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Antigua and Barbuda

Antigua and Barbuda

The Caribbean mecca for beachcombers, boatmen and birdwatchers alike. Antigua’s curving coastline and graceful harbours have lured sailors to Antiguan waters for centuries. Nelson’s Dockyard on English Harbour was the hub of British maritime power in the region. Today, barely a week goes by without a world class sailing regatta taking place.

Antigua can also boast of 365 soft, white sand beaches – each palm-fringed and amid the most spectacular in the region. Dickenson Bay and Runaway Bay are home to long stretches of white sand, separated by a small promontory. Half Moon Bay’s crescent-shaped strand offers two different beach experiences: calm, clear waters ideal for snorkelling at the far eastern end, or surf the choppy waves on the Atlantic side.

History buffs will delight in Nelson’s Dockyard and English Harbour. Many of the buildings here date back to the 1800s, including the only existing Georgian Naval Yard in the world. Betty’s Hope, near the centre of the island, offers an intriguing insight into the sugar industry – the major industry here from 1650 to the 1920’s.

Visiting Antigua’s sister island, Barbuda, is an altogether more laid back experience. Life here is slow and simple – with friendly locals and few paved roads. It is one of the few islands in the region with abundant wildlife, including the largest colony of frigate birds in the world. The sight of 10,000 frigates raising their young is one of the greatest birdwatching sights in the world.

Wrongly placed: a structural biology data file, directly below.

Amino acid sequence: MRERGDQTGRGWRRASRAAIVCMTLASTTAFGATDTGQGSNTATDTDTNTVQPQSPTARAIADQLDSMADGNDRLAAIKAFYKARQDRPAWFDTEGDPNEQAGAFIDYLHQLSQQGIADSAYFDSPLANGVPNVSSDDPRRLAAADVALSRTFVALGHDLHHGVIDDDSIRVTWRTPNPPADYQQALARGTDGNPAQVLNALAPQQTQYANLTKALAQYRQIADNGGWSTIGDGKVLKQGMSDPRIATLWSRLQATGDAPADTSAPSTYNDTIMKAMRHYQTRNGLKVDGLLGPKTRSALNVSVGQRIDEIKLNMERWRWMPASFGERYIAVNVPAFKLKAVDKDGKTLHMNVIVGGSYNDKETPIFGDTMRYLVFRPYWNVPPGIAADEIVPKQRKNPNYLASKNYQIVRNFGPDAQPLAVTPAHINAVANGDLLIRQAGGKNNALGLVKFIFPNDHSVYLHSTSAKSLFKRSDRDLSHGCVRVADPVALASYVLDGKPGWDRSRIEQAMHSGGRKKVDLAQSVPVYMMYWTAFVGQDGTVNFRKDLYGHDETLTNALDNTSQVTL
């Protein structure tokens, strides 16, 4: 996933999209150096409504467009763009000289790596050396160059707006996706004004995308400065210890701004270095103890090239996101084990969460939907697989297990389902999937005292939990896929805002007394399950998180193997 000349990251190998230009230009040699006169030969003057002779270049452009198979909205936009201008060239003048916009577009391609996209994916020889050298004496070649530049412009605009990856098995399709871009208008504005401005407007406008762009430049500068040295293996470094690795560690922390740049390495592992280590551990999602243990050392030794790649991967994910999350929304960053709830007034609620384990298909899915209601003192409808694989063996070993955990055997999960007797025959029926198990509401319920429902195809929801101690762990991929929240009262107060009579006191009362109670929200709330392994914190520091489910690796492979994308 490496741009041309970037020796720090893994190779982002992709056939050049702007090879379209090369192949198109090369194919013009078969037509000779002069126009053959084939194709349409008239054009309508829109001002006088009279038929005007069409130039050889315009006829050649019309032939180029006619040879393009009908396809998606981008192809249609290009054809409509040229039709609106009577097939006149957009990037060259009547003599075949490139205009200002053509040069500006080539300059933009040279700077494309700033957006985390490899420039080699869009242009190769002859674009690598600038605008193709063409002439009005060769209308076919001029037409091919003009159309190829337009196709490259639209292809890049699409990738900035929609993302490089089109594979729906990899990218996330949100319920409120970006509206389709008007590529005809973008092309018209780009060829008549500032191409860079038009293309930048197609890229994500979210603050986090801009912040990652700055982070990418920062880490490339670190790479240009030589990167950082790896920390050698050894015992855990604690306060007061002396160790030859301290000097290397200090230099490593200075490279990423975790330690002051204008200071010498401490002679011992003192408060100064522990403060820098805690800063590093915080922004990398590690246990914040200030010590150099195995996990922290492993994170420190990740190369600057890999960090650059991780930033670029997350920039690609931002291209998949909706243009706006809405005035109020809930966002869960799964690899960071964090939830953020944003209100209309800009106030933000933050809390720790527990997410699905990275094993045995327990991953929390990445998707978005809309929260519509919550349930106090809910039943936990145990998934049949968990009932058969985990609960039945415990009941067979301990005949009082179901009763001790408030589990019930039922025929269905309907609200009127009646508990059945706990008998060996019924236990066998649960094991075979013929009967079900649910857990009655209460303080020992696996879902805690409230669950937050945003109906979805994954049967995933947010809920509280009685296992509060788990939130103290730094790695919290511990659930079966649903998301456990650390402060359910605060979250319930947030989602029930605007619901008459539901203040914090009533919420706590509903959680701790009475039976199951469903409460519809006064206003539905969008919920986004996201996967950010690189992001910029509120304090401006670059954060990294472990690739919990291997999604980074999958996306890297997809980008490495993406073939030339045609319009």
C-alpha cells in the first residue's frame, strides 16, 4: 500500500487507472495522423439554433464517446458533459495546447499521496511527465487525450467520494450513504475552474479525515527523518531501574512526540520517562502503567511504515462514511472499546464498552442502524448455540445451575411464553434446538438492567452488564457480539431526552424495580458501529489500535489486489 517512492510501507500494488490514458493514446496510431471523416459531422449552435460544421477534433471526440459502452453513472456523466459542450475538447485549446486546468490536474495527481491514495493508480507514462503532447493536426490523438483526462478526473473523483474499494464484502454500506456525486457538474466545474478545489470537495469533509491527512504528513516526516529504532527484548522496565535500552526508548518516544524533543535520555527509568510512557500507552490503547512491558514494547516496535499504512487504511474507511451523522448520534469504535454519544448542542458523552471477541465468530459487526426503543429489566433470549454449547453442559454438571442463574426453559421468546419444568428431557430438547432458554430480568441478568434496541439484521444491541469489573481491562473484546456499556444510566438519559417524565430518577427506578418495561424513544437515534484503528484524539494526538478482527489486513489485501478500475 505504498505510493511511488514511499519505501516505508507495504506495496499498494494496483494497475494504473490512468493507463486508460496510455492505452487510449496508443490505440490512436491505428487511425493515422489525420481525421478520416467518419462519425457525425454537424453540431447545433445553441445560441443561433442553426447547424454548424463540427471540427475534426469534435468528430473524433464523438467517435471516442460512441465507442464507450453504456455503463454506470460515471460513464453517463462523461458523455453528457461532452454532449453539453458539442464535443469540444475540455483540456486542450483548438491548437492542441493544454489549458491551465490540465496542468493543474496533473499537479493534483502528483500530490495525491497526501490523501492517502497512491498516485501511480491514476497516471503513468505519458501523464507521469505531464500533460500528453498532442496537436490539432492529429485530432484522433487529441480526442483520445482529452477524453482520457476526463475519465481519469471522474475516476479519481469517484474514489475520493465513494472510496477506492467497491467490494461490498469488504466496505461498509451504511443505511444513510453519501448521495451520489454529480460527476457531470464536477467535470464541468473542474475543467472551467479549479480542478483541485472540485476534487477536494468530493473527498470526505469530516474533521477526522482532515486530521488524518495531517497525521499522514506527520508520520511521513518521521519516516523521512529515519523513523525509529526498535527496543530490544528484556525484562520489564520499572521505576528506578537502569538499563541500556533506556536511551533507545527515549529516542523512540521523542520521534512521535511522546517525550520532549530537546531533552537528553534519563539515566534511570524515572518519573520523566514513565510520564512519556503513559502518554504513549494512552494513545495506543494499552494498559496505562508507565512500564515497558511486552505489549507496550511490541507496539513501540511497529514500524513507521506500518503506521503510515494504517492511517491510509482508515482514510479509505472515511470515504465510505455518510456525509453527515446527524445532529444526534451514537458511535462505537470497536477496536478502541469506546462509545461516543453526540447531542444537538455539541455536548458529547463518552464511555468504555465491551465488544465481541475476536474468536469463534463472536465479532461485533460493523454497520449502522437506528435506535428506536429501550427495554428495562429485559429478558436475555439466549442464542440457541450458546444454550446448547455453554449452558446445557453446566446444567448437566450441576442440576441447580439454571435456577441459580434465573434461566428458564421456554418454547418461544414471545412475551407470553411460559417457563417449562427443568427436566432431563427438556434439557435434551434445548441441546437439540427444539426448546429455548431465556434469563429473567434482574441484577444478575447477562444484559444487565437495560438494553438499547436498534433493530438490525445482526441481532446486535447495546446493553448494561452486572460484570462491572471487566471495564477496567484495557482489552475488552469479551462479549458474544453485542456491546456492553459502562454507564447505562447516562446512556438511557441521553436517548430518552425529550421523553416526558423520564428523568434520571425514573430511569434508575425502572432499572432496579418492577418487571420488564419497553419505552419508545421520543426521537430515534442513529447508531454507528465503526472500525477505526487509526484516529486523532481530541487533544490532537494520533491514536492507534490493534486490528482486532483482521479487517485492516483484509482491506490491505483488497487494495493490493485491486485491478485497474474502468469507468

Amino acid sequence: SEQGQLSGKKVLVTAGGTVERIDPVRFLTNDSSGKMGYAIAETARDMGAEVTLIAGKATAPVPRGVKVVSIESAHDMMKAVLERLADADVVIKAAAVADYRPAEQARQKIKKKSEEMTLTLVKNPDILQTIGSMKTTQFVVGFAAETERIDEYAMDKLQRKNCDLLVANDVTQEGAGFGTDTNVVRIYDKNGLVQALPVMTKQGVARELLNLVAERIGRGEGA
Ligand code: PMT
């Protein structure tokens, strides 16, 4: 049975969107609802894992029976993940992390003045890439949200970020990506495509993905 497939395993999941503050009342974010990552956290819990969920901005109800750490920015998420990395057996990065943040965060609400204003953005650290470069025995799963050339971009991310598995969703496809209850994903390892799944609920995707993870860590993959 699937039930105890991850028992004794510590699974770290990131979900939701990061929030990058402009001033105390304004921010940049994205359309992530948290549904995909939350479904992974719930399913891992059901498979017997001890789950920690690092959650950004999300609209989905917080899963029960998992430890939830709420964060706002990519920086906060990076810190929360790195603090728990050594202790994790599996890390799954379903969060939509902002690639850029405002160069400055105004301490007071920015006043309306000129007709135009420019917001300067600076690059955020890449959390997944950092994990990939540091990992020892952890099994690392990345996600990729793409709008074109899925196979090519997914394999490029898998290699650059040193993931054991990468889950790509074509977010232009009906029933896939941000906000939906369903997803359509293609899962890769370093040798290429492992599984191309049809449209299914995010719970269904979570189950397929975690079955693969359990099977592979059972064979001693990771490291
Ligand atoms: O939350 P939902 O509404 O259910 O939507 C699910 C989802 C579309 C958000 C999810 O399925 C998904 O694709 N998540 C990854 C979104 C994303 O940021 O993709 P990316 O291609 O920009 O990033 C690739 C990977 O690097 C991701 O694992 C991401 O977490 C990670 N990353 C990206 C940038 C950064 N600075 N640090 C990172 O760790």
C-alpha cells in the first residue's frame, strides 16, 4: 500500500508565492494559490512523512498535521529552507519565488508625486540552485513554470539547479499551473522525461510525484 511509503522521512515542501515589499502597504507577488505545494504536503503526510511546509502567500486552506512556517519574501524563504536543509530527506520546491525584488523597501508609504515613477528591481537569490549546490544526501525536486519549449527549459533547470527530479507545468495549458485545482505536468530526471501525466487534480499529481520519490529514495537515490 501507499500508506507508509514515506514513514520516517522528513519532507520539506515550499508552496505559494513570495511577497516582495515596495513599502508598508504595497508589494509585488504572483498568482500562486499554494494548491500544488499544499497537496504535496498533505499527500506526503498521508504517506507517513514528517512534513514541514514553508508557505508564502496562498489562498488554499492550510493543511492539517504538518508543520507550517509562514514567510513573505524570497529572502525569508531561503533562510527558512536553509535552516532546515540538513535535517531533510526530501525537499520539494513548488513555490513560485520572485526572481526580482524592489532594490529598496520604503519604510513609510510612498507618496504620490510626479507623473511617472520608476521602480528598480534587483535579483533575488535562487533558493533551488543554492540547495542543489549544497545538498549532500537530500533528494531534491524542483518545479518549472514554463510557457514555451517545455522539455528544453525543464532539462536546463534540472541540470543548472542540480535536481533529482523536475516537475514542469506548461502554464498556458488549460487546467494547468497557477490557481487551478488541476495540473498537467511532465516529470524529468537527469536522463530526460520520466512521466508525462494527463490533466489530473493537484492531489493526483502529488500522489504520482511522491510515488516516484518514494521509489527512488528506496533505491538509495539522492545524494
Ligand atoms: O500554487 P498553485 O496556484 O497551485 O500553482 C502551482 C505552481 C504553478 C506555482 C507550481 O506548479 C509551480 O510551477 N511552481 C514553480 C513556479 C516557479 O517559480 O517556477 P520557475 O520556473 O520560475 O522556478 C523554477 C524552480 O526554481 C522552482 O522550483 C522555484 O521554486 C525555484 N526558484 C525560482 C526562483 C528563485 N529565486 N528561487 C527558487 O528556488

Celebrate Antigua’s Independence with a rum cocktail at one of these incredible beach bars. All with spectacular views. Most with sand to wriggle your toes in.
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Latest Antigua and Barbuda articles

Saint John’s
English, various local dialects
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Eastern Caribbean Dollar, US dollars are widely accepted
Antigua and Barbuda travel advice
Foreign and Commonwealth Office
Antigua and Barbuda tourism board
Antigua and Barbuda tourism

Wanderlust recommends

  1. A pilgrimage to the Caribbean’s most atmospheric cricket venue, the Antigua Recreation Ground, where Sir Viv Richards scored the fastest test century in history.
  2. Get twitching between August and February when thousands of frigate birds descend on Codrington Lagoon and Man of War Island to breed.
  3. Put on your deck shoes and watch yachtsmen from all around the world compete in international regattas held just off shore.
  4. Nelson’s Dockyard Museum. Home to a young Nelson for three years, this museum offers a complete history of this famous Georgian naval dockyard and the colourful story of English Harbour.
  5. Soak up the rays on Barbuda’s deserted beaches. There are no beach bars or vendors – on the west side you get 17 miles of white sand, pretty much to yourself.